Dave (11:04):

30 to 50% is what they’re predicting. And that’s a huge blow. And when that announcement came out, the overall market didn’t adjust so much, but Apple stock dropped four or 5% is that one day alone. And so that was a big concern. And so I guess to kind of steer back to math question for my little side view there was that you couldn’t time the market and if you see an opportunity, you need to try to buy it. And you know, if you have a plan, you need to stick to the plan. And you know, being driven by emotion is a really easy way to lose money in the stock market. It’s a real what did I read the other day when a stock market is going down as a real bad time for you to discover what your risk tolerance is for investing.

Dave (12:08):

And I think dollar-cost averaging is a great way to try to hedge your bets, and the stock market is going to recover at some point. It will just like, it goes, it always goes up. But there are times when it will go down, and this may be one of those times, and it doesn’t mean that everything is bad, and it’s all bad. And it just means that you as a value investor are going to have opportunities to buy fantastic companies. You know, like an Apple, a Disney Hormel you know, Berkshire Hathaway, any of these other companies that you’ve maybe wanted to buy for a long, long time. You’re going to have that opportunity to do that now. And the, what you need to do though is have a plan and stick to your plan and try not to get emotional about this because it’s an emotional thing. And it’s scary, and it’s understandable to feel that way. But you have to try to tune that out and realize that this is what your, what your goal is or what you’re trying to do. And if you stick with that and, and go with what you think is the right thing to do, you’re going to come out a better ahead in the long run.

Andrew (13:11):

Yeah, I agree. And I, you know, I don’t know how long Matt’s been investing. I’ll tell everybody I’ve been investing since 2012, and if I could count the number of times that somebody said, Hey, the crash is coming go to cash, I would have, I would have no returns from all the, all the time that I’ve invested so far, and it just would’ve been a big waste of time and just a big disappointment I probably would never invest ever again because I’m just waiting for that perfect moment. Now that being said, I think; this has more of a potential to be a type of long, long-standing crash than anything else we’ve seen up to this point. But it’s a very short term mentality because just as likely as it is that this thing spreads and the whole economy shuts down for a while.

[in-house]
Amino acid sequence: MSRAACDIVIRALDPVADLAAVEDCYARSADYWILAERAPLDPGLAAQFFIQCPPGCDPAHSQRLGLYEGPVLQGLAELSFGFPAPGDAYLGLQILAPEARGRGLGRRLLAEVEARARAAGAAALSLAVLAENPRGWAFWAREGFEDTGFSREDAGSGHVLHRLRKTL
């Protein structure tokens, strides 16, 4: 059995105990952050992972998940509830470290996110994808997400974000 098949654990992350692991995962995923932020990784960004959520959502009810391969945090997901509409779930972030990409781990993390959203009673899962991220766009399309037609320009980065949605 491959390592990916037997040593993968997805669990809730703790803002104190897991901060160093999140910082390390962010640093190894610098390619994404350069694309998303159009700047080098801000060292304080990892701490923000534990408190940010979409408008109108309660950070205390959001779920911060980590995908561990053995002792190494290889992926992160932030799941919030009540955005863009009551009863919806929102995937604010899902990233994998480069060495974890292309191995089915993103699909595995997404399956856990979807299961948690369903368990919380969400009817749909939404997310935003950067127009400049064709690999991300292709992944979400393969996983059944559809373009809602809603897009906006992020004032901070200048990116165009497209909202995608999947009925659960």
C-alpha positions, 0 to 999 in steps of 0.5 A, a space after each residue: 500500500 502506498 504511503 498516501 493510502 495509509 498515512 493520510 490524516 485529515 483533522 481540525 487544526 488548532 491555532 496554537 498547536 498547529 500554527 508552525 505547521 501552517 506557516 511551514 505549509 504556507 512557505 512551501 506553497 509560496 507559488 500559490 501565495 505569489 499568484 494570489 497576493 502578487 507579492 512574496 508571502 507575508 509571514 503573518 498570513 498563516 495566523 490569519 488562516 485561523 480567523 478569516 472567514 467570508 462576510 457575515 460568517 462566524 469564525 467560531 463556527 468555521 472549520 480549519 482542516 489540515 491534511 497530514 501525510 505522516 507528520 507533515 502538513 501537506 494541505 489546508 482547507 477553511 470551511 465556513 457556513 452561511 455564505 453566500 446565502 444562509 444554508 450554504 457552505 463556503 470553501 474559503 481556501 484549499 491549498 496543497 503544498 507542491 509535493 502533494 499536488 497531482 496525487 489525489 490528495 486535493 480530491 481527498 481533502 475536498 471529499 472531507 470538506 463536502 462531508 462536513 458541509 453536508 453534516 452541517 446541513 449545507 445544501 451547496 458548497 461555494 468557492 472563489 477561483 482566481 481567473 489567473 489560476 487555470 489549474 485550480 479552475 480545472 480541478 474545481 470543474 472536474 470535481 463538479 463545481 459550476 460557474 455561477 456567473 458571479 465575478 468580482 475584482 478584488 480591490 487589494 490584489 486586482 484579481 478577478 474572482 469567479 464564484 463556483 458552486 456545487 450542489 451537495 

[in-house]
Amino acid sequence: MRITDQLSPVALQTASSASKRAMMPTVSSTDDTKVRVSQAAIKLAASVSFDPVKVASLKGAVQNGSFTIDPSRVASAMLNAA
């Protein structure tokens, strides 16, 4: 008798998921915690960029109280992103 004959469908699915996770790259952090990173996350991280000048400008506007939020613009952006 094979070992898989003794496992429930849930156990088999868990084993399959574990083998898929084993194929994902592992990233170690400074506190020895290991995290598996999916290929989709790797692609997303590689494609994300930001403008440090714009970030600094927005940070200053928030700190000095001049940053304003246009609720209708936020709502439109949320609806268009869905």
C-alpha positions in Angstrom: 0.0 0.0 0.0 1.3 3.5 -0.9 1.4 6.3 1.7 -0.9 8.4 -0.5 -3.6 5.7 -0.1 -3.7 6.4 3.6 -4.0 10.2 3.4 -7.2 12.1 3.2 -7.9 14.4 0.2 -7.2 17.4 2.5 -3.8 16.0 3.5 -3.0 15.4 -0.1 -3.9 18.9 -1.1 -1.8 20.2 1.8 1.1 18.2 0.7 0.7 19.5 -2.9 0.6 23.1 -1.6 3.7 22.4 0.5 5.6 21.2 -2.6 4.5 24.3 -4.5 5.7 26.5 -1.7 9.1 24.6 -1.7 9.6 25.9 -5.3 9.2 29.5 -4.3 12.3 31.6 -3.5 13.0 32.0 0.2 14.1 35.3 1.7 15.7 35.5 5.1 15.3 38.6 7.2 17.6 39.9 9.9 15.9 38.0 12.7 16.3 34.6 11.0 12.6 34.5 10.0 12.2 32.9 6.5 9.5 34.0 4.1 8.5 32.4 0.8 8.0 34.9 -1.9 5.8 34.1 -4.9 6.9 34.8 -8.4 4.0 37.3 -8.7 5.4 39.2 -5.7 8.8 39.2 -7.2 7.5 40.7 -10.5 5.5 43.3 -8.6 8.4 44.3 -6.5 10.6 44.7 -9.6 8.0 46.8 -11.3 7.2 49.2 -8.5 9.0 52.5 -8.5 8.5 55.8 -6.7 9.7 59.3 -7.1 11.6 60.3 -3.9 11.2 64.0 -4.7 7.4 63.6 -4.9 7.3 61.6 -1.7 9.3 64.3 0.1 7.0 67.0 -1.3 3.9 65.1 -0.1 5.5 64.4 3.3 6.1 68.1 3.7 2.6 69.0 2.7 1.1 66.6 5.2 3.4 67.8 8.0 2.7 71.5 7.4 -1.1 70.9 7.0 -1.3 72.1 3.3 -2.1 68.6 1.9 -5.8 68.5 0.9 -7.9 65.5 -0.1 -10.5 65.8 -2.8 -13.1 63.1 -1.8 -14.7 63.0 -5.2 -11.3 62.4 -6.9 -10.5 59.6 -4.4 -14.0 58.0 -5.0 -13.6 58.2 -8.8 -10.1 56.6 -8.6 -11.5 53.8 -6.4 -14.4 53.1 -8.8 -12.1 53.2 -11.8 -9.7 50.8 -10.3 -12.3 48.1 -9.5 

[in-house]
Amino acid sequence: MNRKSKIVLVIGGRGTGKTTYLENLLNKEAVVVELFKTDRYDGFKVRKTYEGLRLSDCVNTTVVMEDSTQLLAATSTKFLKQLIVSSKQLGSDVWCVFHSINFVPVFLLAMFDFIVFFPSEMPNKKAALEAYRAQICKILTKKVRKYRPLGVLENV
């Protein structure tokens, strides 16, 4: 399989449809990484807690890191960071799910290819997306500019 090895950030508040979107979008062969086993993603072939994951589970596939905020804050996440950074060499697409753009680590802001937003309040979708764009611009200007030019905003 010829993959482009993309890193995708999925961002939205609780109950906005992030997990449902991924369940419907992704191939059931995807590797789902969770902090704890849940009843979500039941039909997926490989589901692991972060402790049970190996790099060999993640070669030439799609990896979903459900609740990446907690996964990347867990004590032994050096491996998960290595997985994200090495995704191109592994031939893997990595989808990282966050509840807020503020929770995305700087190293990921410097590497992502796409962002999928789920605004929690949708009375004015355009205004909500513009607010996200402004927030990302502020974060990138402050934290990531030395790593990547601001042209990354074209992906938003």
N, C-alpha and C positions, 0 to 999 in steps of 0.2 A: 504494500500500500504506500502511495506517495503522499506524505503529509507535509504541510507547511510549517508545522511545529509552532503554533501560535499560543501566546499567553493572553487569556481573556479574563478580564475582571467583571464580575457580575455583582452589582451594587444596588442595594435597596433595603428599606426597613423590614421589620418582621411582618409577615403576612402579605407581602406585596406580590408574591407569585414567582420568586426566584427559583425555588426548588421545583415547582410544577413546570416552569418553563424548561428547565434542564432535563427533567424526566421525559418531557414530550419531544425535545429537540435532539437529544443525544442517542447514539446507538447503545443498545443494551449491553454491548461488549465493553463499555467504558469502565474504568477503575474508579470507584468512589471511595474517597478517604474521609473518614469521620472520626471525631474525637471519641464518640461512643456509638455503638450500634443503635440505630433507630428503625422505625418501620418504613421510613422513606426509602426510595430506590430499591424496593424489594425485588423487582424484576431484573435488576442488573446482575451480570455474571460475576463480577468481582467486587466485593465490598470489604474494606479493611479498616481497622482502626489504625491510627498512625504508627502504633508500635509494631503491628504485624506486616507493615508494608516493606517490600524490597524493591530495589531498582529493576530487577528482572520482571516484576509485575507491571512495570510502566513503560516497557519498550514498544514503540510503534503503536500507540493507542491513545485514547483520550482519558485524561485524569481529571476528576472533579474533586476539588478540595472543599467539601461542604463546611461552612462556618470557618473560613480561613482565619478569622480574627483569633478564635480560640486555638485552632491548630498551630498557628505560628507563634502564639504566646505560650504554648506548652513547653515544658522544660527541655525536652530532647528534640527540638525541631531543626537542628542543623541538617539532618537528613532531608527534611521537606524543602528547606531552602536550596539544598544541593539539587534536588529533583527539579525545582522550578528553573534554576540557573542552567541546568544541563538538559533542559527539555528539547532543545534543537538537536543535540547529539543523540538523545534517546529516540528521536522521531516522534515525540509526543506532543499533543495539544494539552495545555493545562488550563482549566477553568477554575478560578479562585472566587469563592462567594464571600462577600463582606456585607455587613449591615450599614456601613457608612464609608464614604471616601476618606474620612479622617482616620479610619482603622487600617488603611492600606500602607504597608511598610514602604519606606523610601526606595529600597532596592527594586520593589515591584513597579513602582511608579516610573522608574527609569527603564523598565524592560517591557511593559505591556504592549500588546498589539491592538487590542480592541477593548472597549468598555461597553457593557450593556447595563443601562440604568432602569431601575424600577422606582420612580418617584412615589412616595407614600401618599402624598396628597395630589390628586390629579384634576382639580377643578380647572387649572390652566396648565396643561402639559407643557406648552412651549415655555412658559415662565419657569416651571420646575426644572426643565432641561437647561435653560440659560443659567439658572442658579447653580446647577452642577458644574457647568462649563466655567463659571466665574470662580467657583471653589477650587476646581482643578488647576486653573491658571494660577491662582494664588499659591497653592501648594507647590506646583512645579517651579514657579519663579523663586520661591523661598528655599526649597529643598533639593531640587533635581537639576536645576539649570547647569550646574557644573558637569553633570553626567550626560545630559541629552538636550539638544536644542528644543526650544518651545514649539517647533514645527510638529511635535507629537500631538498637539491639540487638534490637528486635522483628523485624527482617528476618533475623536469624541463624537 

Andrew (14:18):

It’s just as likely as it gets contained, or the spreading slows down. We build antibodies for the virus, and it dissipates away. So you don’t know. And it’s so easy just to say, well, I feel like I know what, what the right timing is. In reality, it’s just a very prideful thing to say. And I think the more experience you get in the market, the more you will that the idea that you can figure out what the market’s going to do tomorrow or you know, what the world’s going to do tomorrow. It’s, it’s just an obscene idea. And so, you know, maybe there’s a lot of people out there who are just starting in the market, just starting into investing and just starting out looking at stocks. And when you’re in that stage, it’s really easy to look at the market and say, wow, compare it to 2009, 2010 things are very overvalued.

Andrew (15:24):

Or you could say, well, you know, the market has just been generally rising for over ten years. So obviously a crash is coming. I’m telling you, people were saying those same things when I started in 2012 and 2013 and again, it just, the market could crash 50, 60% tomorrow and I will still be better off than if I tried to hold cash ever since 2012 when I was scared and tried to wait for the right time to get into the market because there’s no right time. If you look at some of the best investors in the world, guys like Warren Buffett, Charlie monger, a lot of the heroes that we like to follow guys like Peter Lynch. Some of the value investors like Joel Greenblatt, Monish provide these are guys that are doing it over the long term. And, and especially with buffet and Munger, those, they’re in there for the very, very longterm and they’re invested regardless of how dire the economic situation becomes. And so, you know, the next part of Matt’s question, he asks, based on your investment strategy in your valuation method of stocks, the stocks you choose are longterm dividend growth stocks and have good valuations. Do you believe they will hold up in this risky environment? He says, I know that is a tough question to answer. And if there is a recession, everything will be impacted. But those stocks that are undervalued will fare the best during times of recession.

Andrew (16:57):